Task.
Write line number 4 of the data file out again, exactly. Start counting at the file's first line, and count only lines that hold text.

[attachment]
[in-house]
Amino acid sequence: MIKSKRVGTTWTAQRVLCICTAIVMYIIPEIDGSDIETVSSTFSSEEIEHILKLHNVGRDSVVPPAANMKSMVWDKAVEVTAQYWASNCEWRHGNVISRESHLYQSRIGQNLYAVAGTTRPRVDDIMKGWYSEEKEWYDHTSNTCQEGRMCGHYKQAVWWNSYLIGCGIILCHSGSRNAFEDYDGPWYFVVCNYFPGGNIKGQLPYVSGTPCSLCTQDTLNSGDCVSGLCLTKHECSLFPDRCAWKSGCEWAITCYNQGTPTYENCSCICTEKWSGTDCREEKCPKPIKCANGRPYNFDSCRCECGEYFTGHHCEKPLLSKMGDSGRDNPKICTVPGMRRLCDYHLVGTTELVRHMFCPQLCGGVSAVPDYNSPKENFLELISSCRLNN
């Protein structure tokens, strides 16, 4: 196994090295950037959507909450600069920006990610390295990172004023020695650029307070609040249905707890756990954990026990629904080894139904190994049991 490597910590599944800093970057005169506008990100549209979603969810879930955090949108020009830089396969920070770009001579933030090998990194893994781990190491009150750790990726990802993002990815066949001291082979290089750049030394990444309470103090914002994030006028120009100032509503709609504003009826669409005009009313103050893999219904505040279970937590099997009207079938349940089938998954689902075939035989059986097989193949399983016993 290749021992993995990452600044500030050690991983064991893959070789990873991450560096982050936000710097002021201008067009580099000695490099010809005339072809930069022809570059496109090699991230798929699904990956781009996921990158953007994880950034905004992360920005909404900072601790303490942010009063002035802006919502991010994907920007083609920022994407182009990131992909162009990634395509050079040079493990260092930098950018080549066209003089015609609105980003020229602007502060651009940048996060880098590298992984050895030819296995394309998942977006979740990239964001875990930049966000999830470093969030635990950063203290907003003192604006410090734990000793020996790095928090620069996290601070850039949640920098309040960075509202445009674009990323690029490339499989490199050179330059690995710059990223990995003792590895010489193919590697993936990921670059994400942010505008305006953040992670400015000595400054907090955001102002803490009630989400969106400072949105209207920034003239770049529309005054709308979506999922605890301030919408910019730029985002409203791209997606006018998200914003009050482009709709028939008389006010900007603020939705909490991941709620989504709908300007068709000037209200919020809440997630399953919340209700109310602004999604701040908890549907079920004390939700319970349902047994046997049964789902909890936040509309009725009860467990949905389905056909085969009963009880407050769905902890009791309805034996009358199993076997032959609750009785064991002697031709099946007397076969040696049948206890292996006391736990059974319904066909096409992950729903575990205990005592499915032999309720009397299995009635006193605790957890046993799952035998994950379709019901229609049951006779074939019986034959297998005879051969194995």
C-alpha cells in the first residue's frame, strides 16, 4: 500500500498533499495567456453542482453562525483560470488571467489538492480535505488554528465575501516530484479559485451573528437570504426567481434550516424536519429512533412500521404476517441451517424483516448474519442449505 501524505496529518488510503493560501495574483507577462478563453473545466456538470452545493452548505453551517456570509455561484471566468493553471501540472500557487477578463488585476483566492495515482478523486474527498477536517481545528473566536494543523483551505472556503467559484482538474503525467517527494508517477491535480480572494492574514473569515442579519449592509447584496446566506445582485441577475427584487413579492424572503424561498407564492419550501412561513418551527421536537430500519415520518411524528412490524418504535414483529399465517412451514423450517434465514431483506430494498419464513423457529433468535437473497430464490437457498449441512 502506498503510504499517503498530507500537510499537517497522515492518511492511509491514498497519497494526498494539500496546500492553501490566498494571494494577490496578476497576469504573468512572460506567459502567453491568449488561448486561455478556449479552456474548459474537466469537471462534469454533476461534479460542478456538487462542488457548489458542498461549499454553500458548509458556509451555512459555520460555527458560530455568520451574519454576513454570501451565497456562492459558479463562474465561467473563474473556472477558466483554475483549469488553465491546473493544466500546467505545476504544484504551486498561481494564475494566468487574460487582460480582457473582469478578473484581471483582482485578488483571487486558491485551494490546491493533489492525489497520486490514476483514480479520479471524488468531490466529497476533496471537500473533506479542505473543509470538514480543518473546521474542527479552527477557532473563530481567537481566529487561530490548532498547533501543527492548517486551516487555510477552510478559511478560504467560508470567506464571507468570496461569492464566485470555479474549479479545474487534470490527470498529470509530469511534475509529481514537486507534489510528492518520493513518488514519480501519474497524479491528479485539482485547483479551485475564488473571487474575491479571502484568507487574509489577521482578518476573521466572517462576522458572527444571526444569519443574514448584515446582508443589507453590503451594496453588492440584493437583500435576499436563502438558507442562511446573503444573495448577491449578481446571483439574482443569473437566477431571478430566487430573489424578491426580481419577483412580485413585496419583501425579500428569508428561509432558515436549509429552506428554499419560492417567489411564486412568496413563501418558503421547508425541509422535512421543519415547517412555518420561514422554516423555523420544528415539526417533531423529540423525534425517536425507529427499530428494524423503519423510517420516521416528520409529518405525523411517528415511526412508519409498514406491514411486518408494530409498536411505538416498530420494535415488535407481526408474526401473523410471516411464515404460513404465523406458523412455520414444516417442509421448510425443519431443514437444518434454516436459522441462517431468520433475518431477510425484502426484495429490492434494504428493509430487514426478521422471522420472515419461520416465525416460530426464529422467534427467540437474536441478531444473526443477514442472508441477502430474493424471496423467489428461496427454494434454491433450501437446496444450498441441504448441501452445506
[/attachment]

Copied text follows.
C-alpha cells in the first residue's frame, strides 16, 4: 500500500498533499495567456453542482453562525483560470488571467489538492480535505488554528465575501516530484479559485451573528437570504426567481434550516424536519429512533412500521404476517441451517424483516448474519442449505 501524505496529518488510503493560501495574483507577462478563453473545466456538470452545493452548505453551517456570509455561484471566468493553471501540472500557487477578463488585476483566492495515482478523486474527498477536517481545528473566536494543523483551505472556503467559484482538474503525467517527494508517477491535480480572494492574514473569515442579519449592509447584496446566506445582485441577475427584487413579492424572503424561498407564492419550501412561513418551527421536537430500519415520518411524528412490524418504535414483529399465517412451514423450517434465514431483506430494498419464513423457529433468535437473497430464490437457498449441512 502506498503510504499517503498530507500537510499537517497522515492518511492511509491514498497519497494526498494539500496546500492553501490566498494571494494577490496578476497576469504573468512572460506567459502567453491568449488561448486561455478556449479552456474548459474537466469537471462534469454533476461534479460542478456538487462542488457548489458542498461549499454553500458548509458556509451555512459555520460555527458560530455568520451574519454576513454570501451565497456562492459558479463562474465561467473563474473556472477558466483554475483549469488553465491546473493544466500546467505545476504544484504551486498561481494564475494566468487574460487582460480582457473582469478578473484581471483582482485578488483571487486558491485551494490546491493533489492525489497520486490514476483514480479520479471524488468531490466529497476533496471537500473533506479542505473543509470538514480543518473546521474542527479552527477557532473563530481567537481566529487561530490548532498547533501543527492548517486551516487555510477552510478559511478560504467560508470567506464571507468570496461569492464566485470555479474549479479545474487534470490527470498529470509530469511534475509529481514537486507534489510528492518520493513518488514519480501519474497524479491528479485539482485547483479551485475564488473571487474575491479571502484568507487574509489577521482578518476573521466572517462576522458572527444571526444569519443574514448584515446582508443589507453590503451594496453588492440584493437583500435576499436563502438558507442562511446573503444573495448577491449578481446571483439574482443569473437566477431571478430566487430573489424578491426580481419577483412580485413585496419583501425579500428569508428561509432558515436549509429552506428554499419560492417567489411564486412568496413563501418558503421547508425541509422535512421543519415547517412555518420561514422554516423555523420544528415539526417533531423529540423525534425517536425507529427499530428494524423503519423510517420516521416528520409529518405525523411517528415511526412508519409498514406491514411486518408494530409498536411505538416498530420494535415488535407481526408474526401473523410471516411464515404460513404465523406458523412455520414444516417442509421448510425443519431443514437444518434454516436459522441462517431468520433475518431477510425484502426484495429490492434494504428493509430487514426478521422471522420472515419461520416465525416460530426464529422467534427467540437474536441478531444473526443477514442472508441477502430474493424471496423467489428461496427454494434454491433450501437446496444450498441441504448441501452445506